Moreover, having a poor credit score indicates that you’ll have a higher interest rate when it comes to bank loans or credit cards. This can be a problem whenever you need to rely on credit, financing, or loans to assist your business scale properly, for instance, purchasing equipment or obtaining a mortgage for an office.

Credit scores of a business range from 0 to 100. 0 indicates a high risk and 100 indicates a low risk. Scores are based on some factors contained in your business credit file.

  • Number of trade experiences
  • Outstanding balances
  • Payment habits
  • Credit use
  • Trends over time
  • Public record recency, frequency, and dollar amount
  • Demographics such as business size, Standard Industrial Classification codes and years on file.

There are several simple ways to improve your credit score, This includes, pay bills on time, limit credit usage and keep debt levels on the low, check your business credit report on a regular basis, avoid closing accounts, strive to use credit, correct any mistake and do not use your credit power to hint at risk.

#6 Reduce Your Debt-To-Income Ratio (DTI)

Investopedia defines DTI as, “A personal finance measure that compares an individual’s debt payment to his or her overall income. Debt-to-income ratio (DTI) is a way lenders (including mortgage lenders) measure an individual’s ability to manage monthly payment and repay debts.”

Your debt to income ratio is important because according to the Bank of America “Banks and other lenders study how much debt their customers can take on before those customers are likely to start having financial difficulties, and they use this knowledge to set lending amounts.”

In simple terms, it means that the money you have coming in is more than the money going out and the ratio or all your joint operating expenses do not surpass 36 percent of your monthly revenue.

To calculate your debt-to-income ratio, add up your monthly debt payments, including loans and credit cards and then divide that number by your monthly revenue. Multiply the result by a 100 to get a percentage. For instance, if you spend $1200 every month on debt and have a monthly income of $4,000, your debt to income ratio would be 30%.

If your DTI is more than 50%, you have too much debt because it means you’re spending at least half your monthly revenue on debt. Between 37% and 49% DTI isn’t terrible, but those are still some dangerous numbers.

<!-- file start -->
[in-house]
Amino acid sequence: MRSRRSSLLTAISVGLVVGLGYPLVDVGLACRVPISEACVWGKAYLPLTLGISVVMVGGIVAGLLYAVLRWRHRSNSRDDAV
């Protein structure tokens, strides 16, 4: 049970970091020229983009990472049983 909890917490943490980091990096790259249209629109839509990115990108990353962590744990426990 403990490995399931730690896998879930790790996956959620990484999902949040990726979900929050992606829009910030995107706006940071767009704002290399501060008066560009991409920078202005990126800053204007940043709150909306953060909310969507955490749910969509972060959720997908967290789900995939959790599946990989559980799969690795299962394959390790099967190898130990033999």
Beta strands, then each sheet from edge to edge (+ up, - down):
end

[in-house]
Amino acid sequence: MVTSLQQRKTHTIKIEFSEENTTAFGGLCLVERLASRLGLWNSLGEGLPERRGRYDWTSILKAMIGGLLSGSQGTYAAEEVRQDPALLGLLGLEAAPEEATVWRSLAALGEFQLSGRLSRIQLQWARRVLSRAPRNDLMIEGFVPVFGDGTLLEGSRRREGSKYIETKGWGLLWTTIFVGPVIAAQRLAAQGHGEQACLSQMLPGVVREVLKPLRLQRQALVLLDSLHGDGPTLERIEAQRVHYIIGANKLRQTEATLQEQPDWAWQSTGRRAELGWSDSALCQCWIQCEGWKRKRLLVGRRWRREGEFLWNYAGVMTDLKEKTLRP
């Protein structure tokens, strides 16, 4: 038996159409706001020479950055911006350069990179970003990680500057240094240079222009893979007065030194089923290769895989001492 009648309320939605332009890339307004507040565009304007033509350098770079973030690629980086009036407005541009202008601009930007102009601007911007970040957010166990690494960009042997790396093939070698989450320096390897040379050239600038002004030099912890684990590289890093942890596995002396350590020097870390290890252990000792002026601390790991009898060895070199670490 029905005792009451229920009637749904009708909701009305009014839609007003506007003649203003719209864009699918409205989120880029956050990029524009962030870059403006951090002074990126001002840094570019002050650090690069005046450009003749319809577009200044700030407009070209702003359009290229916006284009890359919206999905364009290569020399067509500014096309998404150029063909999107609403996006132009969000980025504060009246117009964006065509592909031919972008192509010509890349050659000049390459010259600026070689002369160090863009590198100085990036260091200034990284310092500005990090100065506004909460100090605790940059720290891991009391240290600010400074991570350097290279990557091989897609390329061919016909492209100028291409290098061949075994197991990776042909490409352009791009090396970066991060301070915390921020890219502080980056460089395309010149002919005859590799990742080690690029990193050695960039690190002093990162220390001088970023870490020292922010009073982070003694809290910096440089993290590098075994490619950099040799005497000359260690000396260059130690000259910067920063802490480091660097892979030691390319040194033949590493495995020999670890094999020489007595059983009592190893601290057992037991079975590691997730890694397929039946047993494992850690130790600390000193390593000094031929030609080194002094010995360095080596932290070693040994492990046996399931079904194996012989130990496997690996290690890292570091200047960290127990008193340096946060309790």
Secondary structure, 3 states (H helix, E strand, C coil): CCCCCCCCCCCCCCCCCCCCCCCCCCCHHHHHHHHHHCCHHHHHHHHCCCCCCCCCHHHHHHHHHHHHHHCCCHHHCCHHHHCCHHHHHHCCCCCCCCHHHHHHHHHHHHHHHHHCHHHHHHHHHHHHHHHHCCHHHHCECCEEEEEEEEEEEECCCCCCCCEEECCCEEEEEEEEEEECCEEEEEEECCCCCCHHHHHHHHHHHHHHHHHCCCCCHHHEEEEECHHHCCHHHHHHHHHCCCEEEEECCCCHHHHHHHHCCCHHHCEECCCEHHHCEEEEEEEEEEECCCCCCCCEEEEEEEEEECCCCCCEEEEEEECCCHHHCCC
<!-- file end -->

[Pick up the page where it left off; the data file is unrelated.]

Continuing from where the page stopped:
Your DTI should be lower than 36%. That suggests you have a controllable debt load and left over money after paying your monthly debt payments.

There are several tips to improve your DTI, including living within your means, establishing goals and rewards, saving up, adjusting expenses to income, etc.

#7 Always Have Insurance

Personally, you should have some kind of disability insurance to keep your personal finances afloat in case you experience a terrible accident. The same is true for your business. As a small business owner who has worked hard to attract clients and build your business. You should protect your business, your standings, and your employees. The law demands some degree of insurance. Nonetheless, you shouldn’t stop at just what is mandatory.

It’s sensible to safeguard yourself and your business with the precise type and level of insurance that is appropriate

Business insurance is important, according to Rusell Huebsch, because, “Even if you have a successful business, disaster could strike at any moment and force you to shut your doors. Companies typically carry insurance to mitigate the risk of unforeseen damage…”

There are different types of insurance for your business needs, including, business general liability insurance, business property insurance, business auto insurance, and other coverages.

#8 Search For the Best Price

When searching for personal items like a new phone, outfit, or home, you wouldn’t pay for the first item that you find, right? You would review the prices among different alternatives. How about when making a choice for a bank loan or credit card? You would consider the interest rates before making a final decision.

When shopping for any type of goods, 93% of respondent in a survey by Statista revealed that they make use of coupons in a bid to cut costs.

The same tactics should apply to your business. Whether you are searching for an office space, equipment, company credit cards, loan or vendors, you should compare prices, interest rates, term and conditions to find the best possible deal.

There are also other ways to cut costs of running your business. These may not seem like much at first, but it could save you hundreds, even thousands of dollars that you could add to your emergency fund or use to boost your business growth.